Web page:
outbreaks. MMR vaccine prevents most, but not all, cases of mumps and
complications caused by the disease. Two doses of the vaccine are 88% (range:
66% to 95%) effective at protecting against mumps; one dose is 78% (range: 49%
to 92%) effective.
Pregnant women who need the vaccine should wait until after giving birth. Based on CDC guidance, women should avoid getting pregnant for four weeks after vaccination with MMR vaccine. MMR can be given any time after delivery, even if the mother is breastfeeding, and is recommended before hospital discharge.
Additionally, when Spokane Regional Health District works with its partners to offer no-cost clinics, they are posted at www.srhd.org.
*There currently are no pharmacy locations providing no-cost vaccine and/or no-cost vaccine administration services. Spokane Regional Health District does not provide direct vaccination services at its facility.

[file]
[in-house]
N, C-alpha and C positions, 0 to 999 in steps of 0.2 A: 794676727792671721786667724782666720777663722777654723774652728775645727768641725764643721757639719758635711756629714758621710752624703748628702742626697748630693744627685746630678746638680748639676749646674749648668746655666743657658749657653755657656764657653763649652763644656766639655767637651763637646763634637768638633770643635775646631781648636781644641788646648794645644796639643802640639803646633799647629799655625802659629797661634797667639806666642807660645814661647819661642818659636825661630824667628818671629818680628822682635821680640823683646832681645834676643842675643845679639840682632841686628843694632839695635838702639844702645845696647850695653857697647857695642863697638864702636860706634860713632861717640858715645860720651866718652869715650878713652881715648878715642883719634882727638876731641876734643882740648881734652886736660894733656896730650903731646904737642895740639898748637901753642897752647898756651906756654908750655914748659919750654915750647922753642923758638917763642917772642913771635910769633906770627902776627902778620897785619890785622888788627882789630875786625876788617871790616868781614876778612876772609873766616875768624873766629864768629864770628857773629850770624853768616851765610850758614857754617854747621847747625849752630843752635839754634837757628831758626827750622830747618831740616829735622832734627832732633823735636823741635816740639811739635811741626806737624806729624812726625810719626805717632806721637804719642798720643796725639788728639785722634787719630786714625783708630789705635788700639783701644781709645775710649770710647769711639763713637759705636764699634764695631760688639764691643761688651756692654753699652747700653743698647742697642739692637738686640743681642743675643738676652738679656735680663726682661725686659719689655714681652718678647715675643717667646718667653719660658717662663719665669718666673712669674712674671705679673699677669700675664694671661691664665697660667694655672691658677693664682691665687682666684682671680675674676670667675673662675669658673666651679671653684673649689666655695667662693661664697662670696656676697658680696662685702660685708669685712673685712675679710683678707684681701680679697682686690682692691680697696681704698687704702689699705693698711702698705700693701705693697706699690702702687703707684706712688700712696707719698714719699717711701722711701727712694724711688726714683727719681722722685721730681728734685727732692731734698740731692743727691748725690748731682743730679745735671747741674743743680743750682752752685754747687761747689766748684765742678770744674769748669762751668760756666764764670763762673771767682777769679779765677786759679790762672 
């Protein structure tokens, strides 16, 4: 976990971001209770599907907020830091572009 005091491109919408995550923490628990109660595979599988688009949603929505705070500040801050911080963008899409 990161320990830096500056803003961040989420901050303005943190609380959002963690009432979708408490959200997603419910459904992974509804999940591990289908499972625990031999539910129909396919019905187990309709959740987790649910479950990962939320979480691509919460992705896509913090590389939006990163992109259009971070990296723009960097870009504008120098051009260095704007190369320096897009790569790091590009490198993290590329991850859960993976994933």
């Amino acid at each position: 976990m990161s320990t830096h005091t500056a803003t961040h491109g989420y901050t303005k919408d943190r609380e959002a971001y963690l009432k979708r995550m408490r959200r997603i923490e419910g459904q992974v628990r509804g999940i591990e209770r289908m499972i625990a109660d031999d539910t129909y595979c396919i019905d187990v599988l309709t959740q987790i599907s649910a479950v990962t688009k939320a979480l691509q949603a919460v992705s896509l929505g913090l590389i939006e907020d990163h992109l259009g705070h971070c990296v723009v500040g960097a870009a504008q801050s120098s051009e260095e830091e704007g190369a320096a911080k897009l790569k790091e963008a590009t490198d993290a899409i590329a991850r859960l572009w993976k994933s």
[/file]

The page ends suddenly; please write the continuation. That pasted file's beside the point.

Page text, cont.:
How much does an MMR vaccination cost?
Varies by location and insurances, but usually between $23.44 and $114.
Hundreds of millions of doses of measles, mumps, and rubella vaccine prepared either as separate vaccines or as the combined MMR have been given in the United States, and its safety record is excellent.
Does the MMR vaccine make people sick?
No, the MMR vaccine will not make you sick, it is a very safe and well-studied vaccine. There are, however, mild side effects that recipients can experience, including soreness and tenderness around the injection site and a low-grade fever. Very rarely children develop a mild rash about seven to 12 days after getting the vaccine. Children with this rash are not contagious to others, and the rash does not mean he or she should not get their needed second dose.